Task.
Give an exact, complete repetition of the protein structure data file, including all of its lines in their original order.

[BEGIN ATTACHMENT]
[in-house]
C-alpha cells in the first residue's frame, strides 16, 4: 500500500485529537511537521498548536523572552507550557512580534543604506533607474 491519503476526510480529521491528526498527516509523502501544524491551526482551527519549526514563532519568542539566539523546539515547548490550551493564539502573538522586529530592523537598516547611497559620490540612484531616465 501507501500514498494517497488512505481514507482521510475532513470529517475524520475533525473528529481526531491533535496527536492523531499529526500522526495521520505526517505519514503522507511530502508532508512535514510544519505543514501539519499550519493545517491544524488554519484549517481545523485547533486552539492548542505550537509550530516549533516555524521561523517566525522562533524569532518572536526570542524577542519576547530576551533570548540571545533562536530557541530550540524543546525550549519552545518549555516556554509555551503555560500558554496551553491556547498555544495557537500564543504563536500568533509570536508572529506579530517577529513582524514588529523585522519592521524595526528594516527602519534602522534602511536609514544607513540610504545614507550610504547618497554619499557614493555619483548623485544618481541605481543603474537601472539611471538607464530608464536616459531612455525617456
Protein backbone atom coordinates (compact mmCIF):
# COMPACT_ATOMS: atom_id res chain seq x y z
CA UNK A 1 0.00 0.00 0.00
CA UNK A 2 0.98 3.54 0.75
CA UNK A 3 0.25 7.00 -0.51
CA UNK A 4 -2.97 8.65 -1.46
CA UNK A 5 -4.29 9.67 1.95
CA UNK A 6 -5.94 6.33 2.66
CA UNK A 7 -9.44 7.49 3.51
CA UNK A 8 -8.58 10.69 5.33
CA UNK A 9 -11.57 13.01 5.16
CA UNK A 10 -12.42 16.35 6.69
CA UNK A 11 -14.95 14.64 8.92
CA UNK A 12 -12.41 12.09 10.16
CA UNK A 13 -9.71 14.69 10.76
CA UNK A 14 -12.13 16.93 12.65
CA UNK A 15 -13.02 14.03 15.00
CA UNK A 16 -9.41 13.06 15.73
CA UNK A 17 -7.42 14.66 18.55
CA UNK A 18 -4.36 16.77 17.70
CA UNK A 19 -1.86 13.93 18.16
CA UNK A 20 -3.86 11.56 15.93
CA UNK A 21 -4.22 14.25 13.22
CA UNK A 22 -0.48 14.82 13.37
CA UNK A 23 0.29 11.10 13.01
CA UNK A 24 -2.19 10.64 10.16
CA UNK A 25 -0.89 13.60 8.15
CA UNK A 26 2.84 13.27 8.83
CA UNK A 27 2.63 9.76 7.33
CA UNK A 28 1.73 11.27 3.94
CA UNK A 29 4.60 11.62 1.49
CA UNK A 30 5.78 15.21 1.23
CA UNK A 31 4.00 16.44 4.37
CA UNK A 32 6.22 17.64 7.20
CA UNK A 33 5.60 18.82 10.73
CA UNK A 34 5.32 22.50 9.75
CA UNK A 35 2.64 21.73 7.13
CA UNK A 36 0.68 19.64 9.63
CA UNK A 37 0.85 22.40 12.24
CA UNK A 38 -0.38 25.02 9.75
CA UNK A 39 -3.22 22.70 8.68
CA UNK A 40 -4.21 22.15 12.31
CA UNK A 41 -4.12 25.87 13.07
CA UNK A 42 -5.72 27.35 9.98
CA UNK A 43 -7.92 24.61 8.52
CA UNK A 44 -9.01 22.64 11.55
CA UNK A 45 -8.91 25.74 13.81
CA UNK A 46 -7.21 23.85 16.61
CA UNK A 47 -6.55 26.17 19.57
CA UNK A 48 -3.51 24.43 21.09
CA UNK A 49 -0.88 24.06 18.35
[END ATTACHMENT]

[in-house]
C-alpha cells in the first residue's frame, strides 16, 4: 500500500485529537511537521498548536523572552507550557512580534543604506533607474 491519503476526510480529521491528526498527516509523502501544524491551526482551527519549526514563532519568542539566539523546539515547548490550551493564539502573538522586529530592523537598516547611497559620490540612484531616465 501507501500514498494517497488512505481514507482521510475532513470529517475524520475533525473528529481526531491533535496527536492523531499529526500522526495521520505526517505519514503522507511530502508532508512535514510544519505543514501539519499550519493545517491544524488554519484549517481545523485547533486552539492548542505550537509550530516549533516555524521561523517566525522562533524569532518572536526570542524577542519576547530576551533570548540571545533562536530557541530550540524543546525550549519552545518549555516556554509555551503555560500558554496551553491556547498555544495557537500564543504563536500568533509570536508572529506579530517577529513582524514588529523585522519592521524595526528594516527602519534602522534602511536609514544607513540610504545614507550610504547618497554619499557614493555619483548623485544618481541605481543603474537601472539611471538607464530608464536616459531612455525617456
Protein backbone atom coordinates (compact mmCIF):
# COMPACT_ATOMS: atom_id res chain seq x y z
CA UNK A 1 0.00 0.00 0.00
CA UNK A 2 0.98 3.54 0.75
CA UNK A 3 0.25 7.00 -0.51
CA UNK A 4 -2.97 8.65 -1.46
CA UNK A 5 -4.29 9.67 1.95
CA UNK A 6 -5.94 6.33 2.66
CA UNK A 7 -9.44 7.49 3.51
CA UNK A 8 -8.58 10.69 5.33
CA UNK A 9 -11.57 13.01 5.16
CA UNK A 10 -12.42 16.35 6.69
CA UNK A 11 -14.95 14.64 8.92
CA UNK A 12 -12.41 12.09 10.16
CA UNK A 13 -9.71 14.69 10.76
CA UNK A 14 -12.13 16.93 12.65
CA UNK A 15 -13.02 14.03 15.00
CA UNK A 16 -9.41 13.06 15.73
CA UNK A 17 -7.42 14.66 18.55
CA UNK A 18 -4.36 16.77 17.70
CA UNK A 19 -1.86 13.93 18.16
CA UNK A 20 -3.86 11.56 15.93
CA UNK A 21 -4.22 14.25 13.22
CA UNK A 22 -0.48 14.82 13.37
CA UNK A 23 0.29 11.10 13.01
CA UNK A 24 -2.19 10.64 10.16
CA UNK A 25 -0.89 13.60 8.15
CA UNK A 26 2.84 13.27 8.83
CA UNK A 27 2.63 9.76 7.33
CA UNK A 28 1.73 11.27 3.94
CA UNK A 29 4.60 11.62 1.49
CA UNK A 30 5.78 15.21 1.23
CA UNK A 31 4.00 16.44 4.37
CA UNK A 32 6.22 17.64 7.20
CA UNK A 33 5.60 18.82 10.73
CA UNK A 34 5.32 22.50 9.75
CA UNK A 35 2.64 21.73 7.13
CA UNK A 36 0.68 19.64 9.63
CA UNK A 37 0.85 22.40 12.24
CA UNK A 38 -0.38 25.02 9.75
CA UNK A 39 -3.22 22.70 8.68
CA UNK A 40 -4.21 22.15 12.31
CA UNK A 41 -4.12 25.87 13.07
CA UNK A 42 -5.72 27.35 9.98
CA UNK A 43 -7.92 24.61 8.52
CA UNK A 44 -9.01 22.64 11.55
CA UNK A 45 -8.91 25.74 13.81
CA UNK A 46 -7.21 23.85 16.61
CA UNK A 47 -6.55 26.17 19.57
CA UNK A 48 -3.51 24.43 21.09
CA UNK A 49 -0.88 24.06 18.35